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Proposed Reforms to “Modernize” the Office of Professional Medical Conduct

Governor Cuomo’s recently released State of the State Plan and 2022 Health budget contain many proposals that impact health care professionals in New York.

A link to Governor Cuomo’s 2021 State of the State Plan summary is available here:

The text of the relevant portion of the Fiscal Year 2022 New York State Executive Budget Health and Mental Hygiene Article VII Legislation budget proposal is available here:

Some of these proposals are not matters of first impression, and others are coming at the heels of development and initiatives across the state. One of these proposals is to “Modernize [the] Office of Professional Medical Conduct” through a “comprehensive set of reforms.” These reforms have been proposed before and would, among other things:

1. Require the board of regents to strike a physician or physician assistant from the roster of licensees (terminate their New York license) if they fail to register with the Department for two consecutive registration periods;

2. Require the Commissioner to submit applicants’ fingerprints to the Division of Criminal Justice Services and obtain a confidential criminal history record from the Division and the FBI;

3. Define professional misconduct for physicians and physician assistants to include:

  1. resolution by stipulation or agreement of a complaint alleging a violation of a state or federal statute or regulation, where such violation would otherwise be professional misconduct;

  2. any conduct, not just conduct in the practice of medicine, which evidences moral unfitness to practice medicine;

  3. failing to respond to written communications from or provide relevant records to the Department within ten days (it was previously thirty); and

  4. failing to notify the Department within twenty-four hours of having been charged with or convicted of a crime in any jurisdiction, or of having resolved any proceeding or complaint by resolution or stipulation.

4. Permit the Commissioner to compel production of all relevant documents in the possession of a subject of investigation or inquiry within ten days, or a shorter period, and punish such failure as a violation of the Public Health Law subject to a monetary penalty;

5. Permit the Commissioner to seek a warrant on probable cause of professional misconduct to search any grounds, papers, and effects;

6. Permit the Commissioner to, in his or her sole discretion, disclose any information relating to the investigation of possible instances of professional misconduct; and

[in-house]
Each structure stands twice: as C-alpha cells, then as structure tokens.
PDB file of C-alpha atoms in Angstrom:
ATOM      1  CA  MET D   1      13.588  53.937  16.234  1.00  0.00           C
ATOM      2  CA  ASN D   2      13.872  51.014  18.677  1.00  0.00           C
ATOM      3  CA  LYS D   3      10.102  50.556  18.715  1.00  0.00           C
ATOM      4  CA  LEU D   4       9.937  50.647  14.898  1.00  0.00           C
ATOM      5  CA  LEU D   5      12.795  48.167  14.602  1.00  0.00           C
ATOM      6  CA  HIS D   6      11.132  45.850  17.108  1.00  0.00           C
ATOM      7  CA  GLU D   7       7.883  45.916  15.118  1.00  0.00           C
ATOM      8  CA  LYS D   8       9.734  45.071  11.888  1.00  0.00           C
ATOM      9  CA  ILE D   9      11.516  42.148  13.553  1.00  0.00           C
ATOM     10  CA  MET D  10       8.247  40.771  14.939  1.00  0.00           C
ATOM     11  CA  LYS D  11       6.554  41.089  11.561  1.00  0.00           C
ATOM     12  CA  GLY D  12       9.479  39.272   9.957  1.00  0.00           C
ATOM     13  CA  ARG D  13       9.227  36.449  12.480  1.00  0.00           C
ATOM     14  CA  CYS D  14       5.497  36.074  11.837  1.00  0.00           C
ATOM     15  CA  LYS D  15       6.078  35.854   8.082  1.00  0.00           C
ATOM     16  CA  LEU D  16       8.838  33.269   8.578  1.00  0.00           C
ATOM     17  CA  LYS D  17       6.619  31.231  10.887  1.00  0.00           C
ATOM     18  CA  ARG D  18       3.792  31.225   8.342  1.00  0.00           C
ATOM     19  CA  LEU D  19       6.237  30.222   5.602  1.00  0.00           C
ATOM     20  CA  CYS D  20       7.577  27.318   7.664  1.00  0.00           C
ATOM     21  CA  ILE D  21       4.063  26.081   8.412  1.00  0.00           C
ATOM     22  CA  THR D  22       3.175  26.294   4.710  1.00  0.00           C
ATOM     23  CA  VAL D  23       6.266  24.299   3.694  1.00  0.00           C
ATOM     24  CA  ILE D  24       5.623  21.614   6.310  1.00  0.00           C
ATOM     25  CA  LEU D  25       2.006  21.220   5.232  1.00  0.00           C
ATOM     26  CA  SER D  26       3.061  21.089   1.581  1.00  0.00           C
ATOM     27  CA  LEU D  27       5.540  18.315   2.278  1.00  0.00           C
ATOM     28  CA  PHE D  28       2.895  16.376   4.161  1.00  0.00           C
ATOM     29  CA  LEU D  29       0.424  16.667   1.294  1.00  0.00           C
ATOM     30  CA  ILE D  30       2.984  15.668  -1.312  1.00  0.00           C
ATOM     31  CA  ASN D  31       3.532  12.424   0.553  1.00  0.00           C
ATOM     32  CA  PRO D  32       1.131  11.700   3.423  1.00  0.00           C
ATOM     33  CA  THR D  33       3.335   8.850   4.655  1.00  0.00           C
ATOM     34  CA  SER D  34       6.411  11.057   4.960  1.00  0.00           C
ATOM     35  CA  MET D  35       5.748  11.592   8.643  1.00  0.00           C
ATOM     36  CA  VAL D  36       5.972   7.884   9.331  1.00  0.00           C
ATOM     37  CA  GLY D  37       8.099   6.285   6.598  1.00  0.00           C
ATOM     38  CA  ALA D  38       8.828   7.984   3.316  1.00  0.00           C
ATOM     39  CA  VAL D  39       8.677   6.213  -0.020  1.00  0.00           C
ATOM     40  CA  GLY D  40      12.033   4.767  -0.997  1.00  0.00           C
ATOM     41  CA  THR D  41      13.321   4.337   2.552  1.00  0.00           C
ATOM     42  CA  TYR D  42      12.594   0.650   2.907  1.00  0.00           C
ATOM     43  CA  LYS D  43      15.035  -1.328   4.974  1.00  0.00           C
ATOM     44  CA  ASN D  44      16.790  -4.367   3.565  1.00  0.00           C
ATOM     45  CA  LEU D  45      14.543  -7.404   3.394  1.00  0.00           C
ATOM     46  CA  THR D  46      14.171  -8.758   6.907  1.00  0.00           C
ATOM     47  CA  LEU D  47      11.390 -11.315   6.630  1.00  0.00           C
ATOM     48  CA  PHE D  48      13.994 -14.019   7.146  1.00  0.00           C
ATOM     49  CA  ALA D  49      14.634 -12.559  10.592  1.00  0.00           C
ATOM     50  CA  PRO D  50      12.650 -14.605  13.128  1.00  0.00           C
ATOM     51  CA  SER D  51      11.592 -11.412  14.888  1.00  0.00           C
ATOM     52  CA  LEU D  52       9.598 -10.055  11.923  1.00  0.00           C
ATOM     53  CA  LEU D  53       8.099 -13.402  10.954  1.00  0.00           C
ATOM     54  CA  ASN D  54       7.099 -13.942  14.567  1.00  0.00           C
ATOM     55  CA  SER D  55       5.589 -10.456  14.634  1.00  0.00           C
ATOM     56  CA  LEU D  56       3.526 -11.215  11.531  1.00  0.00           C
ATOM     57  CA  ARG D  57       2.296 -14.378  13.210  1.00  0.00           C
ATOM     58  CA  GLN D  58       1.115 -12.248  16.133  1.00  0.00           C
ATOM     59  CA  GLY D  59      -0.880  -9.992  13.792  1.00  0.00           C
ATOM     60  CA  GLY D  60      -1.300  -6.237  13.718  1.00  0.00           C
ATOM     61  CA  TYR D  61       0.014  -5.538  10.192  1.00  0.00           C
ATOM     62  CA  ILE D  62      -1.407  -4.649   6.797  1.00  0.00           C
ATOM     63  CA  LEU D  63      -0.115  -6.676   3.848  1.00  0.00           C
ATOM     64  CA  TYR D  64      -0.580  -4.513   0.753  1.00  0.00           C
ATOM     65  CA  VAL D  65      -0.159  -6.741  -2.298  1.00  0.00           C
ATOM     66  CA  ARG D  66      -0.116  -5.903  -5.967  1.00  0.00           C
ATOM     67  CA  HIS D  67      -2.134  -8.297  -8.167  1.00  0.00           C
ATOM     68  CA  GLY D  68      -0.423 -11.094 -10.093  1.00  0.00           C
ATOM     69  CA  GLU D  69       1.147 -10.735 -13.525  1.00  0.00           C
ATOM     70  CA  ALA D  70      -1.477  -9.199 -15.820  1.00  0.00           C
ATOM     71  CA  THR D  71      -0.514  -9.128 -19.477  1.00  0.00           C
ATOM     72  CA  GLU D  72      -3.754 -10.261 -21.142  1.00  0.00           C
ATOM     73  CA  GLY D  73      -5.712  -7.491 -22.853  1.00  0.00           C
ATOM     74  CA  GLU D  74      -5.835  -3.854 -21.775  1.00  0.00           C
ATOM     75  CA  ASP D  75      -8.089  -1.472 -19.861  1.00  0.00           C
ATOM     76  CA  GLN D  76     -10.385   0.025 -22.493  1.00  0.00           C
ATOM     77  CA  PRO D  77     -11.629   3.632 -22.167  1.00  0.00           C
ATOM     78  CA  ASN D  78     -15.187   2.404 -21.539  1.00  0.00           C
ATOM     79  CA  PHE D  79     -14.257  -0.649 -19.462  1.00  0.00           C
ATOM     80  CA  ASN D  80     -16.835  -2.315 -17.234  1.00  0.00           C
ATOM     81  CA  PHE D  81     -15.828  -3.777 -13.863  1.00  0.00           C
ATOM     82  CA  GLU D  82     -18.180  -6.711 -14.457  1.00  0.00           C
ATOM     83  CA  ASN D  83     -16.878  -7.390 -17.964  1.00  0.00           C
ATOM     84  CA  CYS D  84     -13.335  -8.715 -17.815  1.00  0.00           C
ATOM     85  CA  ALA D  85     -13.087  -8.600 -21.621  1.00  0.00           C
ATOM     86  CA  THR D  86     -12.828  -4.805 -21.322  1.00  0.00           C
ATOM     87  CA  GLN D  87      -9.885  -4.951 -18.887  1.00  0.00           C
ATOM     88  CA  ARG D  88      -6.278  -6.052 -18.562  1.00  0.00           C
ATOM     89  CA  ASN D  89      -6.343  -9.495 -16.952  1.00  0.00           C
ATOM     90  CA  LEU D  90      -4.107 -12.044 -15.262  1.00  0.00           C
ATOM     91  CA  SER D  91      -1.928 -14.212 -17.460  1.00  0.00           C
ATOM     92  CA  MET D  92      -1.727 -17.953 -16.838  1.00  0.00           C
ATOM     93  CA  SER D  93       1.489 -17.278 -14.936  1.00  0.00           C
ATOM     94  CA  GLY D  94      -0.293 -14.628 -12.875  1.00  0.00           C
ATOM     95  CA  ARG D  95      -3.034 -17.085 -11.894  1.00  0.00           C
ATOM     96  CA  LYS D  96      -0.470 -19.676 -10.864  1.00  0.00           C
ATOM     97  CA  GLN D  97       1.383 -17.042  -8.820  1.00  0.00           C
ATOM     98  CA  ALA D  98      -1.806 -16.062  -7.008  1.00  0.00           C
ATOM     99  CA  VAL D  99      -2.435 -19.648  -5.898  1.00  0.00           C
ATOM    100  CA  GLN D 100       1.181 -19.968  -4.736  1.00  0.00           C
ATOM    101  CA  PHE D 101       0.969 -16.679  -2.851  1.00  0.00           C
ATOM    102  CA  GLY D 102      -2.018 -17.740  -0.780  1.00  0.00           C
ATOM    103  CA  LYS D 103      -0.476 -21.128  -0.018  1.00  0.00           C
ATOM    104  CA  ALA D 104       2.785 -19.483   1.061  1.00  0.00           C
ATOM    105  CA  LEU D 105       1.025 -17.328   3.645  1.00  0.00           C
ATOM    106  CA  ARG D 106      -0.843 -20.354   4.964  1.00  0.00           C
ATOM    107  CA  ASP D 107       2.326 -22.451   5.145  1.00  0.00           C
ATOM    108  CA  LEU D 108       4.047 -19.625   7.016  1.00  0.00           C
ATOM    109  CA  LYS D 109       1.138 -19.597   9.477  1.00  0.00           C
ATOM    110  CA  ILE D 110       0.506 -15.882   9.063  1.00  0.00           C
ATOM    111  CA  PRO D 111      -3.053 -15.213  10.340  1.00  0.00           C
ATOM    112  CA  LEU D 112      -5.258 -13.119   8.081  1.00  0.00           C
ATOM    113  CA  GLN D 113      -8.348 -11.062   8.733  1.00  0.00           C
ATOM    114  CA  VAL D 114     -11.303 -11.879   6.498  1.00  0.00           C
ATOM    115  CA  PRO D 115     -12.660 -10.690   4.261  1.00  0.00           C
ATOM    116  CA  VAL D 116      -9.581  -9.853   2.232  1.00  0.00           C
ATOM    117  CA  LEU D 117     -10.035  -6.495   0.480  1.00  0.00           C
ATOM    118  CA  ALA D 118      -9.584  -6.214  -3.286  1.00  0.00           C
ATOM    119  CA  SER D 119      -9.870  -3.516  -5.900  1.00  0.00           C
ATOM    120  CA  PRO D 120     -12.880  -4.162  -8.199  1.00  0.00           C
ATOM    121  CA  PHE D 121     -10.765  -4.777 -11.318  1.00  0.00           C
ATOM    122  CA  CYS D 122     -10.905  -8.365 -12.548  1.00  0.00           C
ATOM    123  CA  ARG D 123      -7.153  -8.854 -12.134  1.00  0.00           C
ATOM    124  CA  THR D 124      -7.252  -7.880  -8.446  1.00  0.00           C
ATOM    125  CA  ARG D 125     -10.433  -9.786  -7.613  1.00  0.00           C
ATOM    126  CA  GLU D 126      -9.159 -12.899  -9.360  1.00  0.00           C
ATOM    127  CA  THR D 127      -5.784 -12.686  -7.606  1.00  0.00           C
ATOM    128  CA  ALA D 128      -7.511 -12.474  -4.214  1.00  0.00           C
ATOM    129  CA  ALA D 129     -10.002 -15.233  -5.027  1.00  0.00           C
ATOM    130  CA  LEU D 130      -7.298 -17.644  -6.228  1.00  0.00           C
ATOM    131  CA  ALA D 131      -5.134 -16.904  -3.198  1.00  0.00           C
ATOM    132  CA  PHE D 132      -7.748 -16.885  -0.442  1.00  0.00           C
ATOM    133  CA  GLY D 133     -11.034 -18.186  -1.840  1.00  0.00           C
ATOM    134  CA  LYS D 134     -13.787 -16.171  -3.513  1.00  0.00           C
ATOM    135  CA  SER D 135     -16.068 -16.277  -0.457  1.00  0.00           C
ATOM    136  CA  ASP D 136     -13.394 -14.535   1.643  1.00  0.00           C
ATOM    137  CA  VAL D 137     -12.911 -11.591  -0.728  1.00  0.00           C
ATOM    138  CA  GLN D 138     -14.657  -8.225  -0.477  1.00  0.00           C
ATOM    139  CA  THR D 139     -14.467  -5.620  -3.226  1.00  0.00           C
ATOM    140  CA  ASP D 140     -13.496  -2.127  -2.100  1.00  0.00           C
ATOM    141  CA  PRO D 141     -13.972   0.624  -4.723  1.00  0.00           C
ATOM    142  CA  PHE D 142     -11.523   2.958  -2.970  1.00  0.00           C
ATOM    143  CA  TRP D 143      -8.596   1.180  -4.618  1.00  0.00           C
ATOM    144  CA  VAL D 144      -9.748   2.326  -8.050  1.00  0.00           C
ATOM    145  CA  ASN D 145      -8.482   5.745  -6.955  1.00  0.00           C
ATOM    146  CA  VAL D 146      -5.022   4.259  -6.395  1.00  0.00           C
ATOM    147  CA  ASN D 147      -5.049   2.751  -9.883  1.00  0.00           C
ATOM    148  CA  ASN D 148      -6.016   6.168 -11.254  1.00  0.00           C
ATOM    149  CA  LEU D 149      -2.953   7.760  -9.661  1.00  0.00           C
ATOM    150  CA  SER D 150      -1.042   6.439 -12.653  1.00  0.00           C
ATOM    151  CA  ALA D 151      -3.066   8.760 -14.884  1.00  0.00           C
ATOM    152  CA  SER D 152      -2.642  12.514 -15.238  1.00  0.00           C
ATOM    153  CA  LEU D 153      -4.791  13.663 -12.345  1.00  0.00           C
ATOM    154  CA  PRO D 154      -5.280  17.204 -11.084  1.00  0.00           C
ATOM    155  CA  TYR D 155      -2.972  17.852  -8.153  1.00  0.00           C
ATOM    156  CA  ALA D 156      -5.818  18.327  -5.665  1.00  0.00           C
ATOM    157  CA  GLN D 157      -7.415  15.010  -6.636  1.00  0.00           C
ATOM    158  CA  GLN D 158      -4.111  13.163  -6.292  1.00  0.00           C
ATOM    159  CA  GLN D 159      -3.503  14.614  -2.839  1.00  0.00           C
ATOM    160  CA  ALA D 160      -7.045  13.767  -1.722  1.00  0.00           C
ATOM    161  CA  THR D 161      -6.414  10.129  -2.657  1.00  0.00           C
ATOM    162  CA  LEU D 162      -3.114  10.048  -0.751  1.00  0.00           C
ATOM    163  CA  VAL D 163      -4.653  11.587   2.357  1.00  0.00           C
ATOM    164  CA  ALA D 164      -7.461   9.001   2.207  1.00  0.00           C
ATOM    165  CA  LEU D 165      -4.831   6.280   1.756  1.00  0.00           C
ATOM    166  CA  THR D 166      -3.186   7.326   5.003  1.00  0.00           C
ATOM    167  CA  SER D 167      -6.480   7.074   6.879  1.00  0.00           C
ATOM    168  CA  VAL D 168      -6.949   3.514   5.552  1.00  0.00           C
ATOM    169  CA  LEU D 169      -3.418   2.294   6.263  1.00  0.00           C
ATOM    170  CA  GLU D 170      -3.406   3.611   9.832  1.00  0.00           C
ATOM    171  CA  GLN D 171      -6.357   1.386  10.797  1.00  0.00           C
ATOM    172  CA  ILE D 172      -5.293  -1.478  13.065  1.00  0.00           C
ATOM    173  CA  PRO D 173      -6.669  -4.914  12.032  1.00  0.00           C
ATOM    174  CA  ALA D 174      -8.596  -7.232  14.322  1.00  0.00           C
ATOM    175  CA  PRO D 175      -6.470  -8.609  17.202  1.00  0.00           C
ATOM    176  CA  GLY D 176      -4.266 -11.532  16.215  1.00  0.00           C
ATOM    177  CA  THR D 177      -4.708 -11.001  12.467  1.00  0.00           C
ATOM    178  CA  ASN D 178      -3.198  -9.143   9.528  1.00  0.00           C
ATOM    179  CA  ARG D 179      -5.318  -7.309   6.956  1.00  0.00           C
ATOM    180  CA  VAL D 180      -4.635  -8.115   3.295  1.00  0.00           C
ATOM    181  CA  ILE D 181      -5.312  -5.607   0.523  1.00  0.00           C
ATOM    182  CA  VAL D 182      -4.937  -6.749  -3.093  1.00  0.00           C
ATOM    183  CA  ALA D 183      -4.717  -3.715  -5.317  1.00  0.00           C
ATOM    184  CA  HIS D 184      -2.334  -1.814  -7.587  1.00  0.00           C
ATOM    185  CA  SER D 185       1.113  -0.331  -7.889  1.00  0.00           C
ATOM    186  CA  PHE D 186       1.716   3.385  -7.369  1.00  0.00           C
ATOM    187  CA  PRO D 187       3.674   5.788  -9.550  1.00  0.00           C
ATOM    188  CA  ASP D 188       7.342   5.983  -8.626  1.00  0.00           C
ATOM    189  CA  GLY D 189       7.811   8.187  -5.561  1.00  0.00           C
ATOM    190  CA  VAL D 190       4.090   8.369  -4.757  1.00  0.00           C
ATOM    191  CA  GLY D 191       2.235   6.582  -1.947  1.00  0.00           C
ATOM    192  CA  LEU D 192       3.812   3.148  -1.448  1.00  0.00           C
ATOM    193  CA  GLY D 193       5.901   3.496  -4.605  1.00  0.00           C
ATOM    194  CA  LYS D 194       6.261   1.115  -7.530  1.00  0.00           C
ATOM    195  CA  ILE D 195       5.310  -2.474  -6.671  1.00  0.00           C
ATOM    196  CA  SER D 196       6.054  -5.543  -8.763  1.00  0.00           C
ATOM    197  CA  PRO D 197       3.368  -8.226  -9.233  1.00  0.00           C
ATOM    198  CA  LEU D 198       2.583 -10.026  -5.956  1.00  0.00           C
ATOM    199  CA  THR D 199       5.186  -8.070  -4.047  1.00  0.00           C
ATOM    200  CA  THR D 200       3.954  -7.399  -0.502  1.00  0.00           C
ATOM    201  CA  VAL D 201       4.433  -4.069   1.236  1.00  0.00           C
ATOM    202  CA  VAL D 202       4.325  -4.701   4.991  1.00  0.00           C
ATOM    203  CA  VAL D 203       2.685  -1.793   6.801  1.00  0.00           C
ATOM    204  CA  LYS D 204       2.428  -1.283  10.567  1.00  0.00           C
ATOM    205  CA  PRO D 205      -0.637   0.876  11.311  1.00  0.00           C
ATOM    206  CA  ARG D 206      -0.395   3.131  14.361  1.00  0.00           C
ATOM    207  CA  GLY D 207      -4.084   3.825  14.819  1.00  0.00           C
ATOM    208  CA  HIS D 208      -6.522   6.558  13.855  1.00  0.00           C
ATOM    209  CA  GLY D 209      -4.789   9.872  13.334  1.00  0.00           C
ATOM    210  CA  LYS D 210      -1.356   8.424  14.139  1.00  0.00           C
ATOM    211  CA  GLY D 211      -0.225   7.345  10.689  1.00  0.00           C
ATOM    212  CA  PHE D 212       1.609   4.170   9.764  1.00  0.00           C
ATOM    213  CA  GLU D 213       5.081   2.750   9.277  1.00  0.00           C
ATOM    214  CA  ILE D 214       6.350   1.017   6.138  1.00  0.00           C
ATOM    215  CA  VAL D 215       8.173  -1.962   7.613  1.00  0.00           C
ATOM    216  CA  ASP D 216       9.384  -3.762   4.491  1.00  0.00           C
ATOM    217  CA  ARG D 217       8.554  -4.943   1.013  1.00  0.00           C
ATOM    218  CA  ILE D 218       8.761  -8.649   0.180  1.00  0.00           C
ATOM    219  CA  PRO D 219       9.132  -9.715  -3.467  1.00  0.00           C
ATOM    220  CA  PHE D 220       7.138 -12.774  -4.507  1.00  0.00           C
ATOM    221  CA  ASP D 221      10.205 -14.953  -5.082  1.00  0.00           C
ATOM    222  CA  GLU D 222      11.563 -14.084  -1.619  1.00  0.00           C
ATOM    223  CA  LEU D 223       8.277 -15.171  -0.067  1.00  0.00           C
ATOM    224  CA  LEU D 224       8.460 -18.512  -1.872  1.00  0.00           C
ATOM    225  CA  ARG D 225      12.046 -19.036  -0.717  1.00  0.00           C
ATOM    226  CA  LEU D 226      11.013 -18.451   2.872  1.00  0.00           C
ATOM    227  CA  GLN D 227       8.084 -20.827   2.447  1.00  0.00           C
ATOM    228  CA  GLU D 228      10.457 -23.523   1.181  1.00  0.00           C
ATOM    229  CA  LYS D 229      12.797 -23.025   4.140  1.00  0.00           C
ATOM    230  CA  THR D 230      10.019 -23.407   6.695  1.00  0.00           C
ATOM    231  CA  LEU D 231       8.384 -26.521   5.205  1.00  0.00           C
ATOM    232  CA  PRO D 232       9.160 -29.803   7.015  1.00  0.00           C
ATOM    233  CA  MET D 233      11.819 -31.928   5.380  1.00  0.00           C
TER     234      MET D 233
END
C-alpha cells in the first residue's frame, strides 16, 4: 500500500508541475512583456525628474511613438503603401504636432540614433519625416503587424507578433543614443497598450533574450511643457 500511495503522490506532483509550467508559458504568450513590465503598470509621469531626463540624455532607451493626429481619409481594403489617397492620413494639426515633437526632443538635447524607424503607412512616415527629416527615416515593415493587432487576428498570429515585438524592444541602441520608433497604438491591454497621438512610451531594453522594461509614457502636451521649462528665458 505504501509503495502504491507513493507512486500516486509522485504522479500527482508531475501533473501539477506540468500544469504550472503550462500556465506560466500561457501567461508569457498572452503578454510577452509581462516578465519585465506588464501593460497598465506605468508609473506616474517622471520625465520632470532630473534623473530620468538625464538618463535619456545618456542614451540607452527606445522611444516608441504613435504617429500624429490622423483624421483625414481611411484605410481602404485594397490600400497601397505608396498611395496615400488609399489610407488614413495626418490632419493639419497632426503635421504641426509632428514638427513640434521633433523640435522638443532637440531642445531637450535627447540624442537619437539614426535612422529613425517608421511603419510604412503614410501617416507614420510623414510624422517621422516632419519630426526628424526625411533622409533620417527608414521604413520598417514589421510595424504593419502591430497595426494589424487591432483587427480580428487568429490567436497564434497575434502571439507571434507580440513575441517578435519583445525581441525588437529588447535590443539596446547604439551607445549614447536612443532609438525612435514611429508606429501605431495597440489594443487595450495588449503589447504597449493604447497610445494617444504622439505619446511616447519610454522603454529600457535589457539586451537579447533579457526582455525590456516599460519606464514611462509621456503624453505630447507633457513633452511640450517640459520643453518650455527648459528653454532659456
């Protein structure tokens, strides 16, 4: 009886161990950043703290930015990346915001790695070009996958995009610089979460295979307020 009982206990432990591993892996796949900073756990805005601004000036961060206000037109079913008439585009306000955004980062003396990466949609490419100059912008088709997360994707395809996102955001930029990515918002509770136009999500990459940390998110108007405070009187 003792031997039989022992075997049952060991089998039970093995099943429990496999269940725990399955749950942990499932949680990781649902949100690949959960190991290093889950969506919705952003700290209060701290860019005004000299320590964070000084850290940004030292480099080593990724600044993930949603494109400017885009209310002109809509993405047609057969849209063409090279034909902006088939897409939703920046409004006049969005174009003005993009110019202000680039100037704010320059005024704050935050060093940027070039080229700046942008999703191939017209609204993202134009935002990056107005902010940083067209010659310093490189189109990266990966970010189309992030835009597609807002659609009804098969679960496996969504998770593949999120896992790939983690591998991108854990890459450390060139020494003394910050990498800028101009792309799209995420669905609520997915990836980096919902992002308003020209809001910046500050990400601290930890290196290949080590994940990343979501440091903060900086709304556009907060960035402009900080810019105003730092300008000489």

7. Expand and liberalize the bases upon which the Commissioner can take pre-hearing summary action against a physician or physician assistant and delay the deadline for the post-action hearing.

The Commissioner need only establish that the licensee’s conduct constitutes “a risk to the health of the people” to take such summary action. Currently, the law requires “imminent danger to the health of the people.”

The Medical Society of the State of New York (“MSSNY”) has been strongly opposed to these reforms, noting that the proposal “would take away important due process for physicians for whom a complaint is filed with the OPMC.” Last year, the MSSNY also expressed opposition to the amendment to Section 230 of the Public Health Law, which requires that all physician practice settings conspicuously post signage, visible to their patients, directing such patients to OPMC’s website for information about their rights and how to report professional misconduct. Our Firm previously issued a legal briefing on the 2020 amendments, and a link to the earlier Legal Briefing is available here at this hyperlink:

Our Firm will continue to monitor developments as they relate to health care professionals in New York and our Firm has extensive experience counseling employers and businesses on health care matters, and preparing applicable policies. If you have any questions related to this Legal Briefing, please contact any member of our Firm at 585-730-4773. Please note that any embedded links to other documents may expire in the future.


This Legal Briefing is intended for general informational and educational purposes only and should not be considered legal advice or counsel. The substance of this Legal Briefing is not intended to cover all legal issues or developments regarding the matter. Please consult with an attorney to ascertain how these new developments may relate to you or your business. © 2021 Law Offices of Pullano & Farrow PLLC


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